Handle Recursive Inner Child Elements in Angular

Many times, we face a situation, where we need some kind of architecture that helps us achieve recursive occurrence of child elements within same child elements. For example, replies or comments of in a discussion. Each reply has same functionality and UI and there can be many replies under one reply.

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First things first

Open up your 👨‍💻 terminal and run

npm i -g @angular/cli ng new recursive-child --defaults --minimal --inlineStyle

Tip: Do not use --minimal option in actual app. We are using it here only for learning purpose. You can learn more about CLI Options here.

Great 👍. We have completed the initial setup. You’ve done a lot today. What a 🌄 day. You should take a 🛌 rest. Go 😴 nap or get a 🍲 snack. Continue once you’re 😀 awake.

Code

We will try to keep this as minimum as possible.

First, open src\app\app.component.ts and add a class property name replies:

// src\app\app.component.ts

...
export class AppComponent {
replies = [
{
id: 1,
value: 'Lorem'
},
{
id: 2,
value: 'Ipsum'
},
{
id: 3,
value: 'Dolor'
},
{
id: 4,
value: 'Sit'
}
]
}

and also replace the template HTML and styles with below:

// src\app\app.component.ts

...
template: `
<ul>
<li *ngFor="let reply of replies"><b>{{reply.id}}:</b> {{reply.value}}</li>
</ul>
`,
styles: [
"ul { list-style: none }"
]
...

The output will look like below:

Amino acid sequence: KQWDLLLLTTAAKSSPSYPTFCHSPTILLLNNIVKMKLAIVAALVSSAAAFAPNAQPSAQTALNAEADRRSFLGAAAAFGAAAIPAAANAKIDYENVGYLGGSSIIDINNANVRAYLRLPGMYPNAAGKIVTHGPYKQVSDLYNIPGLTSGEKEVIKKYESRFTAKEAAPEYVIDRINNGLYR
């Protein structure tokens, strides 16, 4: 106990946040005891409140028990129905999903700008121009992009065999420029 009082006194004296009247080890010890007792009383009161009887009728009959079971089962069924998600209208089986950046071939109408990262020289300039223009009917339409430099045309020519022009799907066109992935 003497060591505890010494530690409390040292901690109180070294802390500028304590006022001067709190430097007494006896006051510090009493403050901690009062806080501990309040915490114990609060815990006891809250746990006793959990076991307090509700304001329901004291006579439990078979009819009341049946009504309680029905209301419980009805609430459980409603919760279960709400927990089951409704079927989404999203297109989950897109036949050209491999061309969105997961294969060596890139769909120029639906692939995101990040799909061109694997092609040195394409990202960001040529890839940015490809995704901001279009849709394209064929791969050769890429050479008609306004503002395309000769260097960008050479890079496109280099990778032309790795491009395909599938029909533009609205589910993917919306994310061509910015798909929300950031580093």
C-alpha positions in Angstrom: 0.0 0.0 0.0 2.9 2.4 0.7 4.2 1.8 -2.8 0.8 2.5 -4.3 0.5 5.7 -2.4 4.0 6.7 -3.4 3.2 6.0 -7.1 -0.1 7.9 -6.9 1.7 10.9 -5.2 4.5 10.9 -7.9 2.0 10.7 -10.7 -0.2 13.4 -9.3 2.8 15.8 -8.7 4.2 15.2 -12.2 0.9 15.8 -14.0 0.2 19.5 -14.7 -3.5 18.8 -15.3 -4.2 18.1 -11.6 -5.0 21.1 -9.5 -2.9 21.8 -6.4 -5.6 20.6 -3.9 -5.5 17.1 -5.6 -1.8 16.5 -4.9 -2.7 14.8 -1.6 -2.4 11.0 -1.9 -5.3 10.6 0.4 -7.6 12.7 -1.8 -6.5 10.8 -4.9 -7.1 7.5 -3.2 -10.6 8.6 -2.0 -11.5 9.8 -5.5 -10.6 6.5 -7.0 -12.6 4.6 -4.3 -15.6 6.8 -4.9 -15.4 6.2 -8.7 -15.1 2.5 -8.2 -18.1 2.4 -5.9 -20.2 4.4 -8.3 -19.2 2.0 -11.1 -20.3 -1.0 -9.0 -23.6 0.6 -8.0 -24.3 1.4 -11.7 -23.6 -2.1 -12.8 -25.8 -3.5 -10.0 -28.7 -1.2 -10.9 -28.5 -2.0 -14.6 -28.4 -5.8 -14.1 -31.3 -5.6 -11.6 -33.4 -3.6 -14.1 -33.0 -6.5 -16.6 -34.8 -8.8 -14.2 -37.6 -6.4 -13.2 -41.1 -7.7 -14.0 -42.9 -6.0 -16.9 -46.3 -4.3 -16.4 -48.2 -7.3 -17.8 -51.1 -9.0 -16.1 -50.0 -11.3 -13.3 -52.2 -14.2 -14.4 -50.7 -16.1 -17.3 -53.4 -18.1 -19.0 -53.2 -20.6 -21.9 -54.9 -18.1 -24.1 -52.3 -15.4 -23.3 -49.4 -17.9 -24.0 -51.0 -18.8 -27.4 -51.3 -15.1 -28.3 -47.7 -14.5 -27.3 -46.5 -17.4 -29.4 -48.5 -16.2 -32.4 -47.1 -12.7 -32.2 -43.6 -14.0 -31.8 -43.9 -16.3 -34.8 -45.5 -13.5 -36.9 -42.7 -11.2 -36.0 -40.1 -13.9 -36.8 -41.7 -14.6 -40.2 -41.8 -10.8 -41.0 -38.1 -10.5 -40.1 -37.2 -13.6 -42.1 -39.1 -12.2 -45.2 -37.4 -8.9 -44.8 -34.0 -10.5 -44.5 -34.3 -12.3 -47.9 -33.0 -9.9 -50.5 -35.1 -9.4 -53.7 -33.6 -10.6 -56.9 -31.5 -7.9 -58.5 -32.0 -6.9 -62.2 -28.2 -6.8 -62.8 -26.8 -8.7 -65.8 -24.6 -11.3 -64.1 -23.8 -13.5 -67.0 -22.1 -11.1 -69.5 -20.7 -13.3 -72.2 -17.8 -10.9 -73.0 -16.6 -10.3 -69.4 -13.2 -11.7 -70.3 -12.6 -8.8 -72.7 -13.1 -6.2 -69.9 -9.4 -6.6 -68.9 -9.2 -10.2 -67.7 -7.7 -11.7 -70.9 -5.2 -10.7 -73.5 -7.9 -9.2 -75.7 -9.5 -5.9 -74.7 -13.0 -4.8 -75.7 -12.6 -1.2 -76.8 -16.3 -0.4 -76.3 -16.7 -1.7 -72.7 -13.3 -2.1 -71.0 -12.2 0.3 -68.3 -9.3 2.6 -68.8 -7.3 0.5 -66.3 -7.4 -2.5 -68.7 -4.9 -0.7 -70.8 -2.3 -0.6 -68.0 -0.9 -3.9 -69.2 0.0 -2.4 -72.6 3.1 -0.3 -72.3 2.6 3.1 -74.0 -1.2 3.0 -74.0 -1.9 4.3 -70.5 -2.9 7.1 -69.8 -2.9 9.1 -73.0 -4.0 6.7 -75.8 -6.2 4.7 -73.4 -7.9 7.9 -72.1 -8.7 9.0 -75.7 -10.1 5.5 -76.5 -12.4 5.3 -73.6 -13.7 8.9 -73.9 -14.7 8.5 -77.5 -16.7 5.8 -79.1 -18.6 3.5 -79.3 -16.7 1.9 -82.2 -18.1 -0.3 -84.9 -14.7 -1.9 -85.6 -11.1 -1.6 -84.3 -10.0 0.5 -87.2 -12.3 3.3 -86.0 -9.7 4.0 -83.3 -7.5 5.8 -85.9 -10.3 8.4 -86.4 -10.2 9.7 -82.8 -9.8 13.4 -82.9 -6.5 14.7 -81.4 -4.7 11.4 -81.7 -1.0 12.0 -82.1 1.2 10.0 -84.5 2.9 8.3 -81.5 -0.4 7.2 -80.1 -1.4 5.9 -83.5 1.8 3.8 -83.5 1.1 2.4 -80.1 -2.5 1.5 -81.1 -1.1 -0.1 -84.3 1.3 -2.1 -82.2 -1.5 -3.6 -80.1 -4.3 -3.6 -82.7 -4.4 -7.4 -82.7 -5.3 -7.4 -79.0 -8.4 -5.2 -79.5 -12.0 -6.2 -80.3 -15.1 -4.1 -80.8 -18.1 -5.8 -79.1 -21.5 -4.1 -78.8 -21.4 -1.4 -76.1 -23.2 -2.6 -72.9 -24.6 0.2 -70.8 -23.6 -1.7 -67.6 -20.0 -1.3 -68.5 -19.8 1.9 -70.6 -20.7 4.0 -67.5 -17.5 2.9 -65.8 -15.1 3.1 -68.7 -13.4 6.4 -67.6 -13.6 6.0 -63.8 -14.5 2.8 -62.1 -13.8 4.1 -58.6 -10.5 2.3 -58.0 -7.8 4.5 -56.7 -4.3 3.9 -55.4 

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Now, ideally the property replies should be coming from your API and you should set it in ngOnInit life-cycle hook.

As we discussed initially, in actual scenarios, a reply can have many replies. So, let's make change for the in our property:

// src\app\app.component.ts

...
replies = [
{
id: 1,
value: 'Lorem',
children: [
{
id: 1.1,
value: 'consectetur',
children: [
{
id: '1.1.1',
value: 'adipiscing '
}
]
}
]
},
{
id: 2,
value: 'Ipsum'
},
{
id: 3,
value: 'Dolor',
children: [
{
id: 3.1,
value: 'eiusmod'
},
{
id: 3.2,
value: 'labore',
children: [
{
id: '3.2.1',
value: 'aliqua'
}
]
}
]
},
{
id: 4,
value: 'Sit'
}
]

Now, this won’t change anything in the output. Because we haven’t handled children in our template.

Let’s try something. Change template HTML to below:

// src\app\app.component.ts

...
template: `
<ul>
<li *ngFor="let reply of replies">
<b>{{ reply.id }}:</b> {{ reply.value }}
<ul *ngIf="reply.children">
<li *ngFor="let childReply of reply.children">
<b>{{ childReply.id }}:</b> {{ childReply.value }}
</li>
</ul>
</li>
</ul>
`,

So, what we are doing above:

  1. We are looping through all replies
  2. Next, in <li> we are checking if that reply has children
  3. If so, we are creating child list and showing the id and value

The output looks like below:

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It worked, right? Yes, but… it’s showing just first level of children. With our current approach, we can’t cover all levels of children in each reply. Here, we need some 🤯 dynamic solution. There can be 2 ways to achieve this.